This is triggered by the recent post by Tyler Cowen and some followups by others. In it Tyler posits three laws: 1) There is something wrong with everything (no slam dunks, and one only understands something if one knows its flaws), 2) There is a literature on everything, and 3) All propositions about real interest rates are wrong. The first clearly contradicts itself, and while most laws may be limited or not universally true, some are truer than others, e.g., round earth model closer to reality than flat earth one. The second is clearly false as some ideas have never even been verbally expressed by anybody, although the real point of this is probably to warn that if somebody thinks they know the full literature on something that has a literature, they probably do not. The final one is probably empirically correct, although properly stated theoretical models contingent on unrealistic assumptions may be correct if their unrealistic assumptions hold. More generally, Tyler warns that we should all be wary of thinking we know too much, which is clearly correct.
In a followup he links to Arnold Kling who poses three laws due to his poli sci prof dad, Merle Kling: 1) Sometimes it's this way, and sometimes it's that way (I can think of some things that are pretty much always one way), 2) The data are insufficient (often the case, but maybe not always), and 3) The methodology is flawed (see 2). He calls these "iron laws of social science," but they do not look any more ironclad than Ricardo's Iron Law of Wages, which depends on some assumptions holding that are in fact not true, such as there being no technological change. More like silly putty laws.
OK, so are there really any fully true laws? Even beyond economics, most "laws" depend on certain assumptions holding for them to hold as well. In some areas, this is not such a big deal, and thus in chemistry, a lot of its laws hold pretty widely. Physics gets a bit iffier, with the good old law of gravity the classic example. Sure enough the equation explains rates of acceleration in a vacuum, but outside of a vacuum, well we even see some things moving away from each other, such as a helium balloon rising away from the earth. Nevertheless, in many hard sciences it is a lot easier to figure out when the necessary assumptions are holding and when they are not so that one can figure out when the supposed laws will apply to the real world or not, even if those assumptions do not always hold everywhere and at all times (and some physics laws hold simply everywhere at all times, as best we know).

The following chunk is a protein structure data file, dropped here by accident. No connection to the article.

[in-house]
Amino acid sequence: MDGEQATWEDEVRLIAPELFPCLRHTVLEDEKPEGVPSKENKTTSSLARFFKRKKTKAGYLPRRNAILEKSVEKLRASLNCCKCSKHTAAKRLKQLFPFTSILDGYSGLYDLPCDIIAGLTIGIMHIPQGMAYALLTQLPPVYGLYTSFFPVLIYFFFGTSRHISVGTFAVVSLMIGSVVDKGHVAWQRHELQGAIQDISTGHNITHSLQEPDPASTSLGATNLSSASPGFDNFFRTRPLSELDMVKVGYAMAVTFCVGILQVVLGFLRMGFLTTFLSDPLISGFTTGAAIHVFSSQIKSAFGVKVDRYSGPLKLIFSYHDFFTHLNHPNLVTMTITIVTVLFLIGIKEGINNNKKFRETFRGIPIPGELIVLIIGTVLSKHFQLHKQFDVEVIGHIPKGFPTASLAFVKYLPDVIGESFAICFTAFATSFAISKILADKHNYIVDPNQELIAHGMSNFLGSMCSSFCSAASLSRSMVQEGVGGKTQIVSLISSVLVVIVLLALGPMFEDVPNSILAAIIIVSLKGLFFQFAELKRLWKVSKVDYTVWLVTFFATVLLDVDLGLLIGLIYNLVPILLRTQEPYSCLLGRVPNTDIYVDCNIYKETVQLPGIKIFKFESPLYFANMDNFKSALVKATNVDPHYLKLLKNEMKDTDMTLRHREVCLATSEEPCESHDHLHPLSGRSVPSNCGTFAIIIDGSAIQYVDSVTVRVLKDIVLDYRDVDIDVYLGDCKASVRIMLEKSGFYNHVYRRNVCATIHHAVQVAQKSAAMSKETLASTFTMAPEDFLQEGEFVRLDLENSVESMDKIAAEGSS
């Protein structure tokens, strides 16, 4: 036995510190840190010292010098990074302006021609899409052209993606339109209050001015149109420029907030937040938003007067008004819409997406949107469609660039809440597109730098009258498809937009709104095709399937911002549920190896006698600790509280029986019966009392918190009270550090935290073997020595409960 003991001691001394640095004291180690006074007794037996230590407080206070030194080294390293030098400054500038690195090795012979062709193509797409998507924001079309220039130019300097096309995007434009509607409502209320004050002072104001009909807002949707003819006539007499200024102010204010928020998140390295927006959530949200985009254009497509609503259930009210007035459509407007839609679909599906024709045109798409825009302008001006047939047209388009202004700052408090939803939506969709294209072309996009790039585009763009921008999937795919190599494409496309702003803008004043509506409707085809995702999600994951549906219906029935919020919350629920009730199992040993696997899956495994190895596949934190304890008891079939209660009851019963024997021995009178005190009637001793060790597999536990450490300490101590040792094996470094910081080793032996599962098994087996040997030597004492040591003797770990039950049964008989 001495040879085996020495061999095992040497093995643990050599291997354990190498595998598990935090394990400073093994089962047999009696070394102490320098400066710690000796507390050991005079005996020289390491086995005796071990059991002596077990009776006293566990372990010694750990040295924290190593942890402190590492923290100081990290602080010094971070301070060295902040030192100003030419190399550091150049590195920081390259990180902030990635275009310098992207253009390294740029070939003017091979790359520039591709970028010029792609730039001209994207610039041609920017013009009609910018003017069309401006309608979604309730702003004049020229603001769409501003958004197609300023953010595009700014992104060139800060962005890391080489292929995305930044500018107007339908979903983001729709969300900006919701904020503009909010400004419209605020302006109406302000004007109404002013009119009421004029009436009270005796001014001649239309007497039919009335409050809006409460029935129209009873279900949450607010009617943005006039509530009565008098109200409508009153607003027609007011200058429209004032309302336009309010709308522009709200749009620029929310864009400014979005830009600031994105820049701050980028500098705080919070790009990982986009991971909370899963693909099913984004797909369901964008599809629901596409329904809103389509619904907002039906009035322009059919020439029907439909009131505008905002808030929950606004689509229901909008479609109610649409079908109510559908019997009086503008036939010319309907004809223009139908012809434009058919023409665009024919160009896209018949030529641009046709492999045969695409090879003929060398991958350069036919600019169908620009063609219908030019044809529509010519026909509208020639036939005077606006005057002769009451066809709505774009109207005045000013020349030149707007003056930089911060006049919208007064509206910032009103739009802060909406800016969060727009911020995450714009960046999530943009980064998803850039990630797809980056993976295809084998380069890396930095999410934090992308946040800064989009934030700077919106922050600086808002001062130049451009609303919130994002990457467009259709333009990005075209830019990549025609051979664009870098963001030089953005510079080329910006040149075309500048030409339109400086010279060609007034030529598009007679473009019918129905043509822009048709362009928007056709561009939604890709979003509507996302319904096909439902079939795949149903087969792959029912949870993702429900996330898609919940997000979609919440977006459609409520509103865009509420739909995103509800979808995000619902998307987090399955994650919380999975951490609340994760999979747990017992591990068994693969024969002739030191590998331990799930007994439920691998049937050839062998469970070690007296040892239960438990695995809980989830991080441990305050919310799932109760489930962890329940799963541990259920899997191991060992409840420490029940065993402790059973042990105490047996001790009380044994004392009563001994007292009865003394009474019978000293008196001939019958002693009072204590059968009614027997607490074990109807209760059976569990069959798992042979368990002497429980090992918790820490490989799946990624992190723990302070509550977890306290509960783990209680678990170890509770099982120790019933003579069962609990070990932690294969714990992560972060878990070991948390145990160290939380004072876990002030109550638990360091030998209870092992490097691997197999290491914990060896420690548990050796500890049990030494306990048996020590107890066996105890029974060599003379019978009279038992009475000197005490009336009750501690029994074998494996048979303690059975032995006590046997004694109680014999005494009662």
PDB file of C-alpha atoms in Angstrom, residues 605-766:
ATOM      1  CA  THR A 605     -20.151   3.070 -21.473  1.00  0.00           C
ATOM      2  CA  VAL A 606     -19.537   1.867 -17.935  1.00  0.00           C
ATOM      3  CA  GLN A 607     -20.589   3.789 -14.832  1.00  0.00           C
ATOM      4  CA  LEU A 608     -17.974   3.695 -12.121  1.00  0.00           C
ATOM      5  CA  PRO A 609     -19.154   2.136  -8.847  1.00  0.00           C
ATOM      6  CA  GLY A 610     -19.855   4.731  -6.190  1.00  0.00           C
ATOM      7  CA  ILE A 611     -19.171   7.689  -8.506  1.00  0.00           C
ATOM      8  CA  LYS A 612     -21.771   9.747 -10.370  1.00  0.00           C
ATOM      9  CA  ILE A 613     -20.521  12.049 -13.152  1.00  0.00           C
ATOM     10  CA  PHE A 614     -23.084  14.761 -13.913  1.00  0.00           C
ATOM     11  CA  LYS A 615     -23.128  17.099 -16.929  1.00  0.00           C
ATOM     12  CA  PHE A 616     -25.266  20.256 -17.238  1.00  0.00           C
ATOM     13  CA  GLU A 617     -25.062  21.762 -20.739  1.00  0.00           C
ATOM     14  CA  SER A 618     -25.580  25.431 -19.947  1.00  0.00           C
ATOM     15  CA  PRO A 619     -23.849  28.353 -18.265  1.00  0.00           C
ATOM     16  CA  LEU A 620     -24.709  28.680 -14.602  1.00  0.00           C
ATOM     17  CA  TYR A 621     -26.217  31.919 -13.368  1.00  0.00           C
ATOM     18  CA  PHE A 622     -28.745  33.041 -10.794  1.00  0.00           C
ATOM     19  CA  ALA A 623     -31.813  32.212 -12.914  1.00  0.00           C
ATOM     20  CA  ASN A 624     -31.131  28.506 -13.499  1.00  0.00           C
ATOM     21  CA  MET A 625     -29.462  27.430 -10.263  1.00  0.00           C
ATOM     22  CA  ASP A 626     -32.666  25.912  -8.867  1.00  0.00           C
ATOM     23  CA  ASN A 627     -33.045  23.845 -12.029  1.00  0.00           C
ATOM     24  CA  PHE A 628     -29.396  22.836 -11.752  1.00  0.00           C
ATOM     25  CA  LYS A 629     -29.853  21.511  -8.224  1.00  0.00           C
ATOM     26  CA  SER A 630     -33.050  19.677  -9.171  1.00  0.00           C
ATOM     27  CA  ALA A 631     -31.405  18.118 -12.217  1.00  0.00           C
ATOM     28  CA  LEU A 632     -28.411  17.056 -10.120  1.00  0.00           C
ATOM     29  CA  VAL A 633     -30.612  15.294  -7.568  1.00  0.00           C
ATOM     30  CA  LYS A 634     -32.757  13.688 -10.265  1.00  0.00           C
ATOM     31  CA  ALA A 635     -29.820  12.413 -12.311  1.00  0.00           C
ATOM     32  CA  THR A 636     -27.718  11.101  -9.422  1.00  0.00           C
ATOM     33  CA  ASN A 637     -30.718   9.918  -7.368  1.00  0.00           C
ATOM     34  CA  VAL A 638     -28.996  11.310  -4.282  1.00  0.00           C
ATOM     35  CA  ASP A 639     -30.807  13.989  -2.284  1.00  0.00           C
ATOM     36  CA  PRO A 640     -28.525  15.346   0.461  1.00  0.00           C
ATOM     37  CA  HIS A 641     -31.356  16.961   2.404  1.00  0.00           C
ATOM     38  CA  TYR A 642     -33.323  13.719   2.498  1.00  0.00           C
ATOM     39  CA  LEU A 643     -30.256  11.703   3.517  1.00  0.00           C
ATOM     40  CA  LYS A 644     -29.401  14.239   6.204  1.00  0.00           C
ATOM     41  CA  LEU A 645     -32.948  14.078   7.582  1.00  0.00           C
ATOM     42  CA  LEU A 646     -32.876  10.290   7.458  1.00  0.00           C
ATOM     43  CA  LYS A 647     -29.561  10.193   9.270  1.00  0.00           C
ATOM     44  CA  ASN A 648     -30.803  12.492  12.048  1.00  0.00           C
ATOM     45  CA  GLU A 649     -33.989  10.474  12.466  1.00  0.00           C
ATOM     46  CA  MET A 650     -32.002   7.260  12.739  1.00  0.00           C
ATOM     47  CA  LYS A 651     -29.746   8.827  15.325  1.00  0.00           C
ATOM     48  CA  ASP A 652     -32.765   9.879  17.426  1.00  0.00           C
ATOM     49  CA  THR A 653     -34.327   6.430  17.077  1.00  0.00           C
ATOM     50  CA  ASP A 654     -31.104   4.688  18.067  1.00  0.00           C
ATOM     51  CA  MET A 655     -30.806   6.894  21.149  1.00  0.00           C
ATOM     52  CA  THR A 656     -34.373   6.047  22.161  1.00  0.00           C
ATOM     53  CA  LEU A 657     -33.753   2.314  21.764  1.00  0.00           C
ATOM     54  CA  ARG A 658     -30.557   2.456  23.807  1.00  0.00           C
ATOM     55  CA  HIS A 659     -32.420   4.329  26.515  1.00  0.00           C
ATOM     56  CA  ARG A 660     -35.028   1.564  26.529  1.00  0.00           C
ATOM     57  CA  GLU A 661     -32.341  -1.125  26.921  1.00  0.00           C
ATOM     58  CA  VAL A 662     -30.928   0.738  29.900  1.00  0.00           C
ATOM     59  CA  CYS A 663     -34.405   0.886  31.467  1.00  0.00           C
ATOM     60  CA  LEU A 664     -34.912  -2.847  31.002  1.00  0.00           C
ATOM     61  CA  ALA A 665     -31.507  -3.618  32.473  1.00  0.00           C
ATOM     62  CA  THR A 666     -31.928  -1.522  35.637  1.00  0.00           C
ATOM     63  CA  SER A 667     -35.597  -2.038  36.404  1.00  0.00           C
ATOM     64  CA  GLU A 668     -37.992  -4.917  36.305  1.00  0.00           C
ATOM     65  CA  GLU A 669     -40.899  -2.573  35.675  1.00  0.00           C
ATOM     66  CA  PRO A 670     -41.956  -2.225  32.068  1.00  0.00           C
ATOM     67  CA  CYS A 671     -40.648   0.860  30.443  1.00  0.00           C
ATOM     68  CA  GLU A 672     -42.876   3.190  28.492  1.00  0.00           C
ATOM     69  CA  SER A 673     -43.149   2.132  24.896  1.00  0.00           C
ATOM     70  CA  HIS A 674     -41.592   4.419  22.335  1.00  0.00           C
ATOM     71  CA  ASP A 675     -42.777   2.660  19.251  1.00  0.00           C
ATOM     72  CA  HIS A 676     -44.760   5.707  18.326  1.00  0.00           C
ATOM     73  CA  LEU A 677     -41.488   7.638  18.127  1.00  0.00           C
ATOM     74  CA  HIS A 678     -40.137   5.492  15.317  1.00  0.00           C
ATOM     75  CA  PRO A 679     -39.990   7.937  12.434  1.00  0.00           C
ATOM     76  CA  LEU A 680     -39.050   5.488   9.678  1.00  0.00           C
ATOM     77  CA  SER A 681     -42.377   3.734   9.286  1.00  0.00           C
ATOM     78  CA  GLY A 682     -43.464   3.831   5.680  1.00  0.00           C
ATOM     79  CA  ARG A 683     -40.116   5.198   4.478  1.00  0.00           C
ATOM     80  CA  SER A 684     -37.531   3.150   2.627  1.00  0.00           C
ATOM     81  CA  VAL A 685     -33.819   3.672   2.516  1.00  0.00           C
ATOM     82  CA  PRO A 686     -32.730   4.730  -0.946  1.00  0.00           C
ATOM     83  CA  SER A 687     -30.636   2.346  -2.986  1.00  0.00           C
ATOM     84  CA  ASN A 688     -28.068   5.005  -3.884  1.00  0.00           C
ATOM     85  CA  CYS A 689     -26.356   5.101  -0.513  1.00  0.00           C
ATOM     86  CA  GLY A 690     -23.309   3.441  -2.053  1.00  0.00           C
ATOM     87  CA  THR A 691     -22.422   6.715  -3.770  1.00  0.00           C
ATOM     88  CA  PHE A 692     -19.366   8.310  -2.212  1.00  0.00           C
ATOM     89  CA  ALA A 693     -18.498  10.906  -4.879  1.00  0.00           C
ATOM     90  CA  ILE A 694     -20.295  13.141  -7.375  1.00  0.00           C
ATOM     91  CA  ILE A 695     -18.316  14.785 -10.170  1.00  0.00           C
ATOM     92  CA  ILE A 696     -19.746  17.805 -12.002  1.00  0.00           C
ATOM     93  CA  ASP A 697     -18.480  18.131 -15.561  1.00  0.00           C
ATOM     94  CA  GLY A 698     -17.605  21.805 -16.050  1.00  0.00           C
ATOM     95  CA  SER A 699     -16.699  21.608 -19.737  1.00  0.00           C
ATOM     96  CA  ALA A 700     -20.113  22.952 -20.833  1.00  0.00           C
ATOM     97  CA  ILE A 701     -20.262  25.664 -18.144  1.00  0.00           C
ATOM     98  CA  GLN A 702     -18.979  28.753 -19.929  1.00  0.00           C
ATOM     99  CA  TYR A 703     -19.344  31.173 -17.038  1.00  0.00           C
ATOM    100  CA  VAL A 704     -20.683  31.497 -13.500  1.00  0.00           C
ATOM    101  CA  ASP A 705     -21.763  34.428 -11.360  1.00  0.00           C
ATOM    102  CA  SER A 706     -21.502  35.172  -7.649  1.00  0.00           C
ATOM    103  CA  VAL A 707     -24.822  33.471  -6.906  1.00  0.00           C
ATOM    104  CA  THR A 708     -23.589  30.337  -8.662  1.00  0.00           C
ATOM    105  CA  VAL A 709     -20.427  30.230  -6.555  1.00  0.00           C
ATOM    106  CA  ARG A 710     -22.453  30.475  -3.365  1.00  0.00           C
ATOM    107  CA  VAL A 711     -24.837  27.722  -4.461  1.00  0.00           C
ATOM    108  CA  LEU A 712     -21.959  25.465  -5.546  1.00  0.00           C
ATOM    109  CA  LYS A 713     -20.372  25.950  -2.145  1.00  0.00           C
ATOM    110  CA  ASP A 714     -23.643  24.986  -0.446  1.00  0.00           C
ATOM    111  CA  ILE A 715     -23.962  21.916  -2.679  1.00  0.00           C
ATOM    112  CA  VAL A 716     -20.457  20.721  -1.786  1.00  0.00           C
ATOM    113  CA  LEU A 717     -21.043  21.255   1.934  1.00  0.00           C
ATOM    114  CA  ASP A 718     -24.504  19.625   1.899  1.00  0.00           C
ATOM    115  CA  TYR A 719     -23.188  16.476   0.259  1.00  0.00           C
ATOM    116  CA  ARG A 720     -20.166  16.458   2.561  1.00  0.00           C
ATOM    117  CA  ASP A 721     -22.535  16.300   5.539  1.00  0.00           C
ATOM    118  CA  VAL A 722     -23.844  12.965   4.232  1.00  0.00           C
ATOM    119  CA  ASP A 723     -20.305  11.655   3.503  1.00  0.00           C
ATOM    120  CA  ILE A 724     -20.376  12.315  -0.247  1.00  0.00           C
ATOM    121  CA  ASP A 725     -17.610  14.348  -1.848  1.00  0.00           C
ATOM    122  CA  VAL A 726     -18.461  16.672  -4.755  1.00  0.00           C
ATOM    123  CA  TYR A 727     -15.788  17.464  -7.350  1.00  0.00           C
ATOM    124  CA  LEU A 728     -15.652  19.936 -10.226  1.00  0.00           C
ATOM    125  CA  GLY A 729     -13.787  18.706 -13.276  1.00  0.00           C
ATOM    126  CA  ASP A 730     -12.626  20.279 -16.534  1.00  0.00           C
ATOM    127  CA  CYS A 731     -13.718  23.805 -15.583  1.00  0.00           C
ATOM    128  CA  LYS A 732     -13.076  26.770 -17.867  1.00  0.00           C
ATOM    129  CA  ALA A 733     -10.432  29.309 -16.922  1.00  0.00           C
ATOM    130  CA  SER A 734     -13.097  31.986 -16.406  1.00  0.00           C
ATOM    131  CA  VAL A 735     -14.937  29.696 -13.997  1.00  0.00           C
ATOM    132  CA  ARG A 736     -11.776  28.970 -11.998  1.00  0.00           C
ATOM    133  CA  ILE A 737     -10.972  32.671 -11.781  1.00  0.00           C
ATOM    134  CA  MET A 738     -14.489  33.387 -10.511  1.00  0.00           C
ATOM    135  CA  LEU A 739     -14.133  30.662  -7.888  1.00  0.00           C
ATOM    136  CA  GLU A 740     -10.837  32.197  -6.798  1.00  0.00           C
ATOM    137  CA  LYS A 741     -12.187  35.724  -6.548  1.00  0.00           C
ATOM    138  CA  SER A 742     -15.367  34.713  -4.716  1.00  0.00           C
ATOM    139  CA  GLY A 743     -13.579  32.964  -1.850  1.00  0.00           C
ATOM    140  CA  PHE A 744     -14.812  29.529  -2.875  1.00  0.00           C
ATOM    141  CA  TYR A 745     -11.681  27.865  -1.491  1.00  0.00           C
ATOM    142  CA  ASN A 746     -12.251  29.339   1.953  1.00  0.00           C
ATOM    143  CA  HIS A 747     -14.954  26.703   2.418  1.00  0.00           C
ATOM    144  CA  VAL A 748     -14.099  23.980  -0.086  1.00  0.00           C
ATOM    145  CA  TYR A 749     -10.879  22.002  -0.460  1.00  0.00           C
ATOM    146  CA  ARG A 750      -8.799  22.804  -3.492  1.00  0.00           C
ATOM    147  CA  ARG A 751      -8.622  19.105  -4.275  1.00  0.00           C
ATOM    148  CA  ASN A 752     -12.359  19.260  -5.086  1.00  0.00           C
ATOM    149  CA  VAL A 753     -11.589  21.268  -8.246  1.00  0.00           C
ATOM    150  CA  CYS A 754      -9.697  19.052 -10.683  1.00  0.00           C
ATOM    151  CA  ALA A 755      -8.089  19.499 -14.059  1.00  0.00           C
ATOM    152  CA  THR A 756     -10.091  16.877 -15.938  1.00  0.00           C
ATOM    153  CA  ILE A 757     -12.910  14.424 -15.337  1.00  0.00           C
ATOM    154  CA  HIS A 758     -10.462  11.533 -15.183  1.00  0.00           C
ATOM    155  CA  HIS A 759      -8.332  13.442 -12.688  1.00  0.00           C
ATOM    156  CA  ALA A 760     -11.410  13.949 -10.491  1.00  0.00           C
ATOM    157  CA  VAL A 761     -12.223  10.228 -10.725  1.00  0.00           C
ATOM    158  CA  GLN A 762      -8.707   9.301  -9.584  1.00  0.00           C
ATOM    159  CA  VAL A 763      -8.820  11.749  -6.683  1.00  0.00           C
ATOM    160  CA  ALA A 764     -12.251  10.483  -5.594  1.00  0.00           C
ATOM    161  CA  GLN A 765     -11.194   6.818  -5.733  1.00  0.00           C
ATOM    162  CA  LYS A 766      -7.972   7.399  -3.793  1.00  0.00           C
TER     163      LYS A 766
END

When we get to economics, it looks to me that Tyler's first law holds pretty well. Most economics laws do not hold universally. Demand curves do not always slope downwards, even though Misesian a prioristic praxeologists insist so, and socially necessary labor time does not always determine values that equal "natural" long-run prices, even though fundamentalist Marxians might believe so. The basis "law" of supply and demand, although useful for understanding many real world markets, does not always hold in its standard formulation for a long list of reasons. And most of the laws used to study or explicate macroeconomics, such as claims about real interest rates, are by and large wrong or only true in limited cases.
Given all that, I shall note one economics law that I so far do not know of any exceptions to. That is the law of diminishing returns, or diminishing marginal productivity. Keep in mind that its formulation says that "eventually" marginal product of an input will decline, not that it is always declining, and for many agricultural activities many inputs have increasing marginal productivity for awhile. If anybody can think of a real world exception to this law, I would warmly welcome learning of it, but so far, it seems to hold universally.